Wouter Verbraak has been working on the meteorological side of the Hugo Boss campaign but had previously been appointed stand-by crew in case of just such an eventuality as this. “The decision to have Wouter as the substitute skipper, came directly from myself and Alex, weighing up a few choices,” said Andy Meiklejohn. “There were no other outside influences here. I am completely comfortable with this choice. I know we are going to have a great bond and that will help with this difficult transition.”

Personally Verbraak says he has been aspiring to get a Dutch campaign together for the Barcelona World Race even before the last Volvo Ocean Race an event in which, uniquely, he sailed on three boats, starting the race on Team Russia (alongside Hugo Boss co-skipper Andy Meiklejohn), then Green Dragon before concluding the race as navigator appropriately on board Dutch entry Delta Lloyd. Previously Verbraak was navigator on the first and sixth legs of the 2001-2 Volvo Ocean Race on Knut Frostad's djuice dragons and was involved with the pre-race strategy for Paul Cayard’s Pirates of the Caribbean campaign.

“I have always had a lot of interest in the mechanics and the technical development of these boats [IMOCA 60s] which today will pay off big time, because the hard thing is to get them around the world and make sure all the systems are in place, etc,” said Verbraak.

Aside from Team Russia, Verbraak has sailed with Meiklejohn on many occasions over the last decade including on board the maxis Black Dragon and Neville Crichton's Shockwave.

“We have a similar philosophy in how we want to sail the boat which is keep it safe,” said Verbraak of his new partnership. “Obviously with us not having sailed together as much as Andy and Alex have, we have to be careful not to push the boat too hard.”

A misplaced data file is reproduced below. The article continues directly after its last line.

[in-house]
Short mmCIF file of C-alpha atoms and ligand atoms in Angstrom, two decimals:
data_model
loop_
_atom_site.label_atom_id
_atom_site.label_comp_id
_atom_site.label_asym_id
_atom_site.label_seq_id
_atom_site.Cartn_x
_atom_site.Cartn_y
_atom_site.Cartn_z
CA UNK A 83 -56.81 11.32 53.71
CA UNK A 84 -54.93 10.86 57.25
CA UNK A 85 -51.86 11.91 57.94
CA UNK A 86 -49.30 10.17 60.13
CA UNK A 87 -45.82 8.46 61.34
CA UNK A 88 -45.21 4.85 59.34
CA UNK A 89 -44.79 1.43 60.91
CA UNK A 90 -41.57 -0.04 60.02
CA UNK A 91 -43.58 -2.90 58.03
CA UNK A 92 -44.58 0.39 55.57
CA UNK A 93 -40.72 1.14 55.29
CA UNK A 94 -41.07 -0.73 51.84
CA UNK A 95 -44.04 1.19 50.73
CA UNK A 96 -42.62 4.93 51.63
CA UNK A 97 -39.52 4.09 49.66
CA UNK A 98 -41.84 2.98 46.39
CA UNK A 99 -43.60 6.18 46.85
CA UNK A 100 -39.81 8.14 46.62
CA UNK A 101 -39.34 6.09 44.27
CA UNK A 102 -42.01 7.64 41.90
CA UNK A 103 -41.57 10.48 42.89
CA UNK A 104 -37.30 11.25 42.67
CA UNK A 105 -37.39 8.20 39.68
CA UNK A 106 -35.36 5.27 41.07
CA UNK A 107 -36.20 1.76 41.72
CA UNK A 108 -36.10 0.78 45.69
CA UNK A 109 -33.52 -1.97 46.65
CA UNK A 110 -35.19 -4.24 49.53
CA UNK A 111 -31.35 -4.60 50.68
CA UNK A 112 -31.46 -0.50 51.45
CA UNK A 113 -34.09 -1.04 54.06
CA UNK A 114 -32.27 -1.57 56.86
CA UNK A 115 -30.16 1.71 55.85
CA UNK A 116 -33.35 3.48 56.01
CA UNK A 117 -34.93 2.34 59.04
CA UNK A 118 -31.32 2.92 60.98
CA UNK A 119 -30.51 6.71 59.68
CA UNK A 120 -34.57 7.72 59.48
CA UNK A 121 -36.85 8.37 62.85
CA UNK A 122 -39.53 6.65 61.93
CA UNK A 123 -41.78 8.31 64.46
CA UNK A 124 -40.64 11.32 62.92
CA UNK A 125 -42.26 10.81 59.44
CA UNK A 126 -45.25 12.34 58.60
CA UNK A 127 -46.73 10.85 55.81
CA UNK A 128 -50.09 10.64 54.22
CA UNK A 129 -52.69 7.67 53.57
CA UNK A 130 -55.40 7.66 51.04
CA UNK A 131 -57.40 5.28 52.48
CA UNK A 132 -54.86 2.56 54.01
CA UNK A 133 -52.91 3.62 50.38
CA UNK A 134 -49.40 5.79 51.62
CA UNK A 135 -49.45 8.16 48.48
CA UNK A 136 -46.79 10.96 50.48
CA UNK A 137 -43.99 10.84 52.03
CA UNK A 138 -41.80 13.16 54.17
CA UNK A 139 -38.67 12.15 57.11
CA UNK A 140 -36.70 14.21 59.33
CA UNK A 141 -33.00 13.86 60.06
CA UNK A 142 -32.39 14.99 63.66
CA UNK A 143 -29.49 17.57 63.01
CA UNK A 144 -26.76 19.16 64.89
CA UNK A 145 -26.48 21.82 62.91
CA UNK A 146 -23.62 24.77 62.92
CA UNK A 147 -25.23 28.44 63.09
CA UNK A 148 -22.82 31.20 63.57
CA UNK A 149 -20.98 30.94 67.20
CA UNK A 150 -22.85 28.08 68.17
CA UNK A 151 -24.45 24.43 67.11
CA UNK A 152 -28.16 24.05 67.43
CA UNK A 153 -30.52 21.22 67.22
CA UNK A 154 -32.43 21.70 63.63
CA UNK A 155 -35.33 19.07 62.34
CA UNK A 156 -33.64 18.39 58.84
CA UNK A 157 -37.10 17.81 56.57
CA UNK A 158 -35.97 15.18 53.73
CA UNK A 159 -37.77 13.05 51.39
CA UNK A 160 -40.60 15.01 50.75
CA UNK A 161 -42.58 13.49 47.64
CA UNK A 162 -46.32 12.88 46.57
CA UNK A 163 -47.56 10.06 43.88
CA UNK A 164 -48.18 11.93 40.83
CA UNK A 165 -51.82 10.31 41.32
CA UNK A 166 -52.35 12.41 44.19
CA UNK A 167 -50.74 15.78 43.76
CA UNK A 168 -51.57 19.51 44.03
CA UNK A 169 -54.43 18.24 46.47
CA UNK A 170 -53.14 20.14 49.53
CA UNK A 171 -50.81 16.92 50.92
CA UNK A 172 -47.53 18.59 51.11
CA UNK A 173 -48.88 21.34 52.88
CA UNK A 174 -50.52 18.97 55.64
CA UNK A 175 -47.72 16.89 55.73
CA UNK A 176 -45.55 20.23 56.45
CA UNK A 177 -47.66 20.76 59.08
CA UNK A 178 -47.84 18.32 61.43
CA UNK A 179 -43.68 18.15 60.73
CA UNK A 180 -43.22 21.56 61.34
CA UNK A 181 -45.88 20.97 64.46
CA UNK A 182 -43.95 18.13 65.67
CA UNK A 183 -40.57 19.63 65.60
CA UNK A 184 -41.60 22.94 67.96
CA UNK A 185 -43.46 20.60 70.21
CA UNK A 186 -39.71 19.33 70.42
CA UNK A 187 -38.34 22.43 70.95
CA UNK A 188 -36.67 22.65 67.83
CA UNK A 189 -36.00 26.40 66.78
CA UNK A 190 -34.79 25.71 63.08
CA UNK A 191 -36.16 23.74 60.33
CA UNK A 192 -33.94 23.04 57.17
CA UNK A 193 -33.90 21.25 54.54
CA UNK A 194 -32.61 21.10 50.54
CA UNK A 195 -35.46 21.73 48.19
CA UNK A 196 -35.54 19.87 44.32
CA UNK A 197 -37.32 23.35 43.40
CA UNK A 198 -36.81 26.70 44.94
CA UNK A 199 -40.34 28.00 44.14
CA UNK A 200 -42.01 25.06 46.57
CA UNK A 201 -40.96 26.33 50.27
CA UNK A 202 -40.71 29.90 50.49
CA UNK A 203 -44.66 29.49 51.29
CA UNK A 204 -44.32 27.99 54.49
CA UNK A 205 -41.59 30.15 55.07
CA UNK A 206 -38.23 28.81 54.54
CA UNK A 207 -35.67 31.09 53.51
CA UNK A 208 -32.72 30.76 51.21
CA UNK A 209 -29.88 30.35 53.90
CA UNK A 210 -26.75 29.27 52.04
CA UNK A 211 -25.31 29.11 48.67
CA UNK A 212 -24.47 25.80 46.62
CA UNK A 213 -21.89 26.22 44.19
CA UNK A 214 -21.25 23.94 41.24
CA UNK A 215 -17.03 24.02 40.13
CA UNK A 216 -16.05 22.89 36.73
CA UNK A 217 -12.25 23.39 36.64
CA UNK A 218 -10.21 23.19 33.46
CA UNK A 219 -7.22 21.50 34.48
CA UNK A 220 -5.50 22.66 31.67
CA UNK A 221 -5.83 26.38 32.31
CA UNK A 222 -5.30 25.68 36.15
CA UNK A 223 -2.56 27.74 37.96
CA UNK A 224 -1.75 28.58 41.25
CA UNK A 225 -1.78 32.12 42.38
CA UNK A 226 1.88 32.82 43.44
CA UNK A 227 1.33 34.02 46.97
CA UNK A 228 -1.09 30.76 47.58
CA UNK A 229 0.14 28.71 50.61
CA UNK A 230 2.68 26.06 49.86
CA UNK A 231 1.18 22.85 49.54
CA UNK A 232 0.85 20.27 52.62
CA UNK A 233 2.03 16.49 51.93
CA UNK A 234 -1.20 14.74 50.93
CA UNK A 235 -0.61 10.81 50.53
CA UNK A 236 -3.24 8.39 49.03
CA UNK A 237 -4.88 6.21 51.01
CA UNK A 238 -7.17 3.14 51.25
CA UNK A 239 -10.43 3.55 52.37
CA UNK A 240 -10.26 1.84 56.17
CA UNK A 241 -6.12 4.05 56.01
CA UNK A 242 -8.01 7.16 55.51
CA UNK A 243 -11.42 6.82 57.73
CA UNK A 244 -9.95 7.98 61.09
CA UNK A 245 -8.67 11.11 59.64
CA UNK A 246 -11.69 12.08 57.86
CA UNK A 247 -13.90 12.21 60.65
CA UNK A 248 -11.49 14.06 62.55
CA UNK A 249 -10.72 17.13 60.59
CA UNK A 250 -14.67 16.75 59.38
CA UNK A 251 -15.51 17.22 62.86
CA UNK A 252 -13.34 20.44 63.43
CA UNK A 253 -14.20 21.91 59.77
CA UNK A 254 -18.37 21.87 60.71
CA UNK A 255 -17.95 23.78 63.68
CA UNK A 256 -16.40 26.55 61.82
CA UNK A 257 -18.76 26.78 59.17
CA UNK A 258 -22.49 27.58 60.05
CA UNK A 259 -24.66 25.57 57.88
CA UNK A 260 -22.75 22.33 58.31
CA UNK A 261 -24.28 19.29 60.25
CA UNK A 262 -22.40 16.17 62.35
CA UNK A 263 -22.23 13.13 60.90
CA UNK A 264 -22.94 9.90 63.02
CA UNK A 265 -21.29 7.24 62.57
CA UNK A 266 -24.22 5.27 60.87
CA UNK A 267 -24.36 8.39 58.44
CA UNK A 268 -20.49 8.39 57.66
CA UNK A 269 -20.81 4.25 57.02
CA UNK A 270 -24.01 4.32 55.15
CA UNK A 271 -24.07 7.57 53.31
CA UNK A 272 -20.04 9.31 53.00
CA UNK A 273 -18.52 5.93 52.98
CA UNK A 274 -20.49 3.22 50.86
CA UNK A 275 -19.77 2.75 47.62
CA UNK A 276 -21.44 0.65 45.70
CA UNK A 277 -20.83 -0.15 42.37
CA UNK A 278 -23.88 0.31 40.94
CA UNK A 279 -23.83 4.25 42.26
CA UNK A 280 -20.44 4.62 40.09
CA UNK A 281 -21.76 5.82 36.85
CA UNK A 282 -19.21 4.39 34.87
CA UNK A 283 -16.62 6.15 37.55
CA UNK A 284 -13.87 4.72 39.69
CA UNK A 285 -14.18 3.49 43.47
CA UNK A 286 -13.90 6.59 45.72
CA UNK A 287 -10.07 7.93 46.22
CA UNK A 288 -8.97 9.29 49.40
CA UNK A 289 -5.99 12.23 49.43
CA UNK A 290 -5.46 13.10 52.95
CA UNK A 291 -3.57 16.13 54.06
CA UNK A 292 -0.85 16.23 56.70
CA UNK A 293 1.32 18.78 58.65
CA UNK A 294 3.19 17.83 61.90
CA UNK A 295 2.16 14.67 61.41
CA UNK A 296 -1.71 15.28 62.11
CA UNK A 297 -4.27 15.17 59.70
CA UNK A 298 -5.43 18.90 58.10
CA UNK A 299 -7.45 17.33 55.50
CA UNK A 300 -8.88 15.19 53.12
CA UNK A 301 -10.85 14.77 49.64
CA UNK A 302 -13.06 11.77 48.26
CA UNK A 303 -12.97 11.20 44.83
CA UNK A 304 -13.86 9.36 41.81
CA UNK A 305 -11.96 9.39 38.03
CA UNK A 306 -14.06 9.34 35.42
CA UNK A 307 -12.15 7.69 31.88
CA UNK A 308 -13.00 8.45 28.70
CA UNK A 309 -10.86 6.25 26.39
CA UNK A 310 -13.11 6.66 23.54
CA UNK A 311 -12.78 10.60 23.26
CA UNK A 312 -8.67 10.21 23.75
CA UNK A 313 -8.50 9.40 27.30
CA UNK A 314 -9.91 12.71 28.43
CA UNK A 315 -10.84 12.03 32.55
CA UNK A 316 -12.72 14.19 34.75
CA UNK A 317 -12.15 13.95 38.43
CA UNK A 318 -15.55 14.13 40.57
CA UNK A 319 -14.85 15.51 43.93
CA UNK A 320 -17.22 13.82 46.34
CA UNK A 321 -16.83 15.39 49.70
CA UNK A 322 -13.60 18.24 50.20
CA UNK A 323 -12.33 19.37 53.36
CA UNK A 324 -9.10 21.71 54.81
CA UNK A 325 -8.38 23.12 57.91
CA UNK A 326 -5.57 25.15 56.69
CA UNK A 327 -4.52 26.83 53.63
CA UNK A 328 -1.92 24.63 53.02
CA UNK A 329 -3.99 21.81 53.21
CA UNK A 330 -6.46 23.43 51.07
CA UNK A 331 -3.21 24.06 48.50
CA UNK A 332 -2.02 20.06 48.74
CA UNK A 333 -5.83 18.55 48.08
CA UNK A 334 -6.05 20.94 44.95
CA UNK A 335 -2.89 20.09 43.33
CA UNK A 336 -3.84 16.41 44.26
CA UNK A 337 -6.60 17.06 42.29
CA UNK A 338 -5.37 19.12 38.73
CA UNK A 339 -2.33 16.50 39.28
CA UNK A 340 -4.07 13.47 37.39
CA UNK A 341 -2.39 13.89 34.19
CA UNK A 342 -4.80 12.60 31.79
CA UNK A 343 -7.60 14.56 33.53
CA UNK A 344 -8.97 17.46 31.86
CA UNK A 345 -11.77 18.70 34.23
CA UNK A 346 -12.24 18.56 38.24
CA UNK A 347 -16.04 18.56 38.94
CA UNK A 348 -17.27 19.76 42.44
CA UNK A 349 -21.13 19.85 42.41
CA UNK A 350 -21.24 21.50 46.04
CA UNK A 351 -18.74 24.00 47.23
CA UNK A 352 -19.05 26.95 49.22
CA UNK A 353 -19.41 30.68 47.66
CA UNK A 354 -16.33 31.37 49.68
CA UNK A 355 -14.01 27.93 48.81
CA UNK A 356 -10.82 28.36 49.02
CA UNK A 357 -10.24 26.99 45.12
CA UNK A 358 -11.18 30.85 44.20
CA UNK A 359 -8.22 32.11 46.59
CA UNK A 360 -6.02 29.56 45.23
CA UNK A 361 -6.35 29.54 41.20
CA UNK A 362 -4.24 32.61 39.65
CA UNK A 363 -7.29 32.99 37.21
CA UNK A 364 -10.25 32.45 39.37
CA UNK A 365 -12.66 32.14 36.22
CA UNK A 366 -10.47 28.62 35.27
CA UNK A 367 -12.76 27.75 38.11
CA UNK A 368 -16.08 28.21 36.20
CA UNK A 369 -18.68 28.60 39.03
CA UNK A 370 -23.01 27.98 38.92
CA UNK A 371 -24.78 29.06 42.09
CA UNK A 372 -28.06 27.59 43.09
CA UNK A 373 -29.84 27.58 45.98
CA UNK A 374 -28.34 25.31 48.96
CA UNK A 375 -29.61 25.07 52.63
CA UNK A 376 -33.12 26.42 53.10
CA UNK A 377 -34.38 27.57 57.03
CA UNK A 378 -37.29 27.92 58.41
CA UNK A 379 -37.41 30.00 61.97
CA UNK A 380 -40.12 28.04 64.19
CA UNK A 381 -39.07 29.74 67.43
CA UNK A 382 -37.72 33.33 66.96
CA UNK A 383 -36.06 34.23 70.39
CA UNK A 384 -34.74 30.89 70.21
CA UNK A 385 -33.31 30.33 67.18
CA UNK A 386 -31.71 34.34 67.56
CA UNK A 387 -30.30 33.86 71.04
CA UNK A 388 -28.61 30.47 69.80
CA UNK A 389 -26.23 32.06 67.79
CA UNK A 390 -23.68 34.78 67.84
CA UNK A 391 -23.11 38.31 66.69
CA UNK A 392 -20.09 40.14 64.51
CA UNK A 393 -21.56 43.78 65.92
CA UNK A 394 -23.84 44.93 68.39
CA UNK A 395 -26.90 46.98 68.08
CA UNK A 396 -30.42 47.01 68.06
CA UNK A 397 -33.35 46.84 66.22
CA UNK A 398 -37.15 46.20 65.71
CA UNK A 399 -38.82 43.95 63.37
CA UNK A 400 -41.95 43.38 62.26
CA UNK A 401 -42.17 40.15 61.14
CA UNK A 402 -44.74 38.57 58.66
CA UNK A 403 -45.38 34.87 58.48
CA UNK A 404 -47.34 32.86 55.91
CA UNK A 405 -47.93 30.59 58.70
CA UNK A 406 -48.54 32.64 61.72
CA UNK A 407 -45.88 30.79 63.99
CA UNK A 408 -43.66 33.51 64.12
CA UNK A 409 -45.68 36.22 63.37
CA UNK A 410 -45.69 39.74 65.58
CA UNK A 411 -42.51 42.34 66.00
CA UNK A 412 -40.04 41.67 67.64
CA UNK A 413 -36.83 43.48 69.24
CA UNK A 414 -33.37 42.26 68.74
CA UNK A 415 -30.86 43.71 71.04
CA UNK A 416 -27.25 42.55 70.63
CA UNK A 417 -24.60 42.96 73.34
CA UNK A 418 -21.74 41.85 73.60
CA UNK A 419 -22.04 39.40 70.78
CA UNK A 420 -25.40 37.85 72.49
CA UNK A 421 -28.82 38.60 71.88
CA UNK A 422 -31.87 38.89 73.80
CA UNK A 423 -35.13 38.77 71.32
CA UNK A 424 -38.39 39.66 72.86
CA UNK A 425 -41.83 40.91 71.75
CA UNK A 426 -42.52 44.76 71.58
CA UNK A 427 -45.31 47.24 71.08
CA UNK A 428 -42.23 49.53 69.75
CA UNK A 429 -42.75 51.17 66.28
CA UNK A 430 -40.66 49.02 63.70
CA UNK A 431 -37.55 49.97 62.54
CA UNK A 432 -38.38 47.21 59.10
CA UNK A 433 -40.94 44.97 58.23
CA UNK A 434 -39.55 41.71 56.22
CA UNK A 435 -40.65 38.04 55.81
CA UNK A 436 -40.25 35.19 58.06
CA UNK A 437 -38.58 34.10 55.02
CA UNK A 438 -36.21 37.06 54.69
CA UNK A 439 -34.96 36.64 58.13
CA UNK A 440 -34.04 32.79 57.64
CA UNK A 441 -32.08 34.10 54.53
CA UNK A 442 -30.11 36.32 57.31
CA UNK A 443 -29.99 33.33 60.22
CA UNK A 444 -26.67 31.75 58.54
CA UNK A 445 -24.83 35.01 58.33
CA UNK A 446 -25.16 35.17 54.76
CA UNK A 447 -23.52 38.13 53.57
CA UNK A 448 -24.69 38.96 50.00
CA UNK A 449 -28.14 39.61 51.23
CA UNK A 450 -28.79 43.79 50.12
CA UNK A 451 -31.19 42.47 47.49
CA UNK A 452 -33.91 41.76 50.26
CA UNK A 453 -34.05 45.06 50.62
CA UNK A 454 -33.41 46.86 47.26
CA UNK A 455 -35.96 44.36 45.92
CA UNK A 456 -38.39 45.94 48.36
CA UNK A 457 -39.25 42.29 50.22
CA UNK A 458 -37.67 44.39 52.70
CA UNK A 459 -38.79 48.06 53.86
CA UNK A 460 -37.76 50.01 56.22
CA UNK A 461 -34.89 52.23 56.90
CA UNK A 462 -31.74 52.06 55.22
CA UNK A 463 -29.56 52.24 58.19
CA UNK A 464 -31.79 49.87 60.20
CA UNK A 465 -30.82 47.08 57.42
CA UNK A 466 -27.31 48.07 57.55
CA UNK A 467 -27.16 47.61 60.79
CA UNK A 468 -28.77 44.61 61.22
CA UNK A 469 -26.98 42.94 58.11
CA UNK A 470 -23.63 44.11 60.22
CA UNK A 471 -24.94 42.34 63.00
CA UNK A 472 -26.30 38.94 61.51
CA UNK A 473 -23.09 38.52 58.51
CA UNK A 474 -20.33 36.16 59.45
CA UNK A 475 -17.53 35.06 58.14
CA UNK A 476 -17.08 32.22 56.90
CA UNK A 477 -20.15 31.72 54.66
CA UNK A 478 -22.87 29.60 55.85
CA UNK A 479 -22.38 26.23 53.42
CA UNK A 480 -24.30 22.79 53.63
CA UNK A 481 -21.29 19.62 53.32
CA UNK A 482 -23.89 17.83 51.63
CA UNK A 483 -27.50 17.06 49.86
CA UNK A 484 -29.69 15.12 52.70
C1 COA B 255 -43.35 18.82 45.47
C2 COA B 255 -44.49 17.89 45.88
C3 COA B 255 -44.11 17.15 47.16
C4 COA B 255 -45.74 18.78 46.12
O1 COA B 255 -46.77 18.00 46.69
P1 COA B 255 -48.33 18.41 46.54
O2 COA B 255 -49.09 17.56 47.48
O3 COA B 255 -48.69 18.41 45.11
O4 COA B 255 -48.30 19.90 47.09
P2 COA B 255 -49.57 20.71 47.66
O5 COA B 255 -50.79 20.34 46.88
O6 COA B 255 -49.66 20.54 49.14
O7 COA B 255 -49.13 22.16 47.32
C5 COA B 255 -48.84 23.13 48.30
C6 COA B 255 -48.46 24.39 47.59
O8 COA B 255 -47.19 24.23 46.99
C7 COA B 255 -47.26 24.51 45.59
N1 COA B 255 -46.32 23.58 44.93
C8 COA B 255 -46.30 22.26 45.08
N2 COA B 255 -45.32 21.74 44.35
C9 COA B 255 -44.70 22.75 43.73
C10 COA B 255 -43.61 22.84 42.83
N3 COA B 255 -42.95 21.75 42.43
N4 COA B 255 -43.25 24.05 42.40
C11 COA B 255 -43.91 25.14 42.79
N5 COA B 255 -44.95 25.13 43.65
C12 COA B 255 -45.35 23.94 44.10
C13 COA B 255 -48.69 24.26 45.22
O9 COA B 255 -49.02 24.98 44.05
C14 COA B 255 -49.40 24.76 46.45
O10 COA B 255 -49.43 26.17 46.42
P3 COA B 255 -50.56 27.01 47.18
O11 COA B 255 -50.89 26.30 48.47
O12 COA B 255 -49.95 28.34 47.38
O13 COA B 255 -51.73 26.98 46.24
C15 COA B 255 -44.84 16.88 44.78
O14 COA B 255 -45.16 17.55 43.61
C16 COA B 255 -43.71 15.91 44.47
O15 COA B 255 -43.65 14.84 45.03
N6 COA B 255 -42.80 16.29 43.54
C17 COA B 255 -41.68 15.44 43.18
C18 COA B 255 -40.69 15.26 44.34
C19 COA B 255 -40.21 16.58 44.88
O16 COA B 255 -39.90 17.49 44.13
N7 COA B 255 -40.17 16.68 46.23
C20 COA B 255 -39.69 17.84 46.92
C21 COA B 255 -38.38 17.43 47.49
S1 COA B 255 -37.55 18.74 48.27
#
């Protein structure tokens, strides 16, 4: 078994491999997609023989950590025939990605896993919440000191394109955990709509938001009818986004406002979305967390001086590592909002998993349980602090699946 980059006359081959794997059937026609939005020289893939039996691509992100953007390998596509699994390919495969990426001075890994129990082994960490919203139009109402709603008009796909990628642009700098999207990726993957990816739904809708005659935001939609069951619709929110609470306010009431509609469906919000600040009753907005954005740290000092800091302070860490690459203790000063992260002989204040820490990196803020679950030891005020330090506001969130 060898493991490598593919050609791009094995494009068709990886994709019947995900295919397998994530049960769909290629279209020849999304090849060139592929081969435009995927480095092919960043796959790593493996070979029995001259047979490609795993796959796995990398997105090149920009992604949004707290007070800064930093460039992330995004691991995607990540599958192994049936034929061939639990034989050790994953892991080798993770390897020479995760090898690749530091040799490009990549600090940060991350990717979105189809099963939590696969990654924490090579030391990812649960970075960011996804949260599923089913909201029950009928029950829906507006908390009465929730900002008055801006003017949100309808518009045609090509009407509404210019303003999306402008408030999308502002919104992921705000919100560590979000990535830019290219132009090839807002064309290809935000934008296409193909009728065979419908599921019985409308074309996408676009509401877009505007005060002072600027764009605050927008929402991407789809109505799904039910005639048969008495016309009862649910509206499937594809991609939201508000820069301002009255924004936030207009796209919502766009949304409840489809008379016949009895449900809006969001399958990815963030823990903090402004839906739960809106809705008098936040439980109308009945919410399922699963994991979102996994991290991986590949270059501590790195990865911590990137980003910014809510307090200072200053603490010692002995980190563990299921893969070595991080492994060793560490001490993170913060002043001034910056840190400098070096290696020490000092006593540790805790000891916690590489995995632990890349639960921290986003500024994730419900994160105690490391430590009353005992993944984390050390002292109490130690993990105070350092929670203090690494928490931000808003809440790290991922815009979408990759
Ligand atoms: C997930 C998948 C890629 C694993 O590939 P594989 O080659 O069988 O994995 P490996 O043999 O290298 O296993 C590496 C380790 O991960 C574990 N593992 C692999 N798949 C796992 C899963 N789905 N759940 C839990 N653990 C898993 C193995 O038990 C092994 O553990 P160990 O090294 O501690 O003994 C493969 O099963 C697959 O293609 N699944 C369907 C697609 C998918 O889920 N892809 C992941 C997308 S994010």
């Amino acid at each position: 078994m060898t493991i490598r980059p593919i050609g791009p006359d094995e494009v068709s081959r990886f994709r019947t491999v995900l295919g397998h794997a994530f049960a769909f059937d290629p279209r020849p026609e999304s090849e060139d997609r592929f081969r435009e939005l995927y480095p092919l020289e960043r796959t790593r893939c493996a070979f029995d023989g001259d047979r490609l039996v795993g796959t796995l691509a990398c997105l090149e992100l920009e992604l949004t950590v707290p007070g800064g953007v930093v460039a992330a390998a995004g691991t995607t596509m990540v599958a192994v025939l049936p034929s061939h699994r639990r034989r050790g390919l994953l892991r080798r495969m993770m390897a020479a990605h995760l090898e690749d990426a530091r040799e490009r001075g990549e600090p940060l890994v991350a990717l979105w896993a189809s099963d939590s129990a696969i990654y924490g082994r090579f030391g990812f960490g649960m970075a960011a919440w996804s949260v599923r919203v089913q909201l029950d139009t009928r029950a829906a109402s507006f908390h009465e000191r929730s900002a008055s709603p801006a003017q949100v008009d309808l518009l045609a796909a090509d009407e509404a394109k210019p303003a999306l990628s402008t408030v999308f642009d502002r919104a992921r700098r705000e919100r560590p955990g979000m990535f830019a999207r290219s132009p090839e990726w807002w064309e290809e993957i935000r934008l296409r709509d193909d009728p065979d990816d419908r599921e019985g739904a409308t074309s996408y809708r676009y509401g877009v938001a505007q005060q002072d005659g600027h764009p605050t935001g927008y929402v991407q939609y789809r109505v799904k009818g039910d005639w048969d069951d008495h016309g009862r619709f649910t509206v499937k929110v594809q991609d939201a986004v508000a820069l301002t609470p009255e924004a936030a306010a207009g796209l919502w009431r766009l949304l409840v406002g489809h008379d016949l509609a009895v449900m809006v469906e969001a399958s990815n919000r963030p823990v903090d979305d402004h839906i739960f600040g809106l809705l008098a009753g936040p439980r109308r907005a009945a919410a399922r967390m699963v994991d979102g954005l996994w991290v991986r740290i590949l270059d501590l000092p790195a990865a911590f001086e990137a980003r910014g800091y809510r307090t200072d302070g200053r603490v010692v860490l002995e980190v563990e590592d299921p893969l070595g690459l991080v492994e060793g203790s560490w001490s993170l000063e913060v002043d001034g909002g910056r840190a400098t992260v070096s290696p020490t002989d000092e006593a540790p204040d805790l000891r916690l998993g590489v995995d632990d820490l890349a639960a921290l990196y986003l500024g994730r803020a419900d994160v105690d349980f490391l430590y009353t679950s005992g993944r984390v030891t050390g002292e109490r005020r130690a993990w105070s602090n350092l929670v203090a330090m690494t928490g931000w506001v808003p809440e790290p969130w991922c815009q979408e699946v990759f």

If Hugo Boss should end up winning the Barcelona World Race, we suspect it is highly likely that the result would be protested. However as Hosford points out: “There is no rule in the NoR for this and therefore it is formally not a rule that they can protest against. Therefore the race organisation had to make a decision and satisfy themselves with the jury that there was no advantage for our boat and they asked all the skippers. We were not party to the voting process, we had no opportunity to canvas. They had to consider everything along those lines. They spent much time trying to ensure they were all happy.”

So is Alex cursed, we put it to Hosford: “From my perspective, I have come into this team recently. People talk about the bad luck that Alex has had. People have their opinions, but I certainly don’t share that opinion. I, like Sir Keith [Mills] and the rest of the team feel that the Alex is a great skipper and he will fulfil his potential and when he does it will be so amazing because he has had so many tough experiences and he has fought back against all of them and that makes him a great character and one day that will make him a great winner. The perspective on this is that maybe this is good luck, certainly that it didn’t happen at a later point.”

Meanwhile back in the UK Thomson’s partner Kate is due to give birth to their first child on 5 January. “Alex is not a father yet. I don’t think my heart could cope with having Alex and his wife in hospital at the same time...” said Hosford.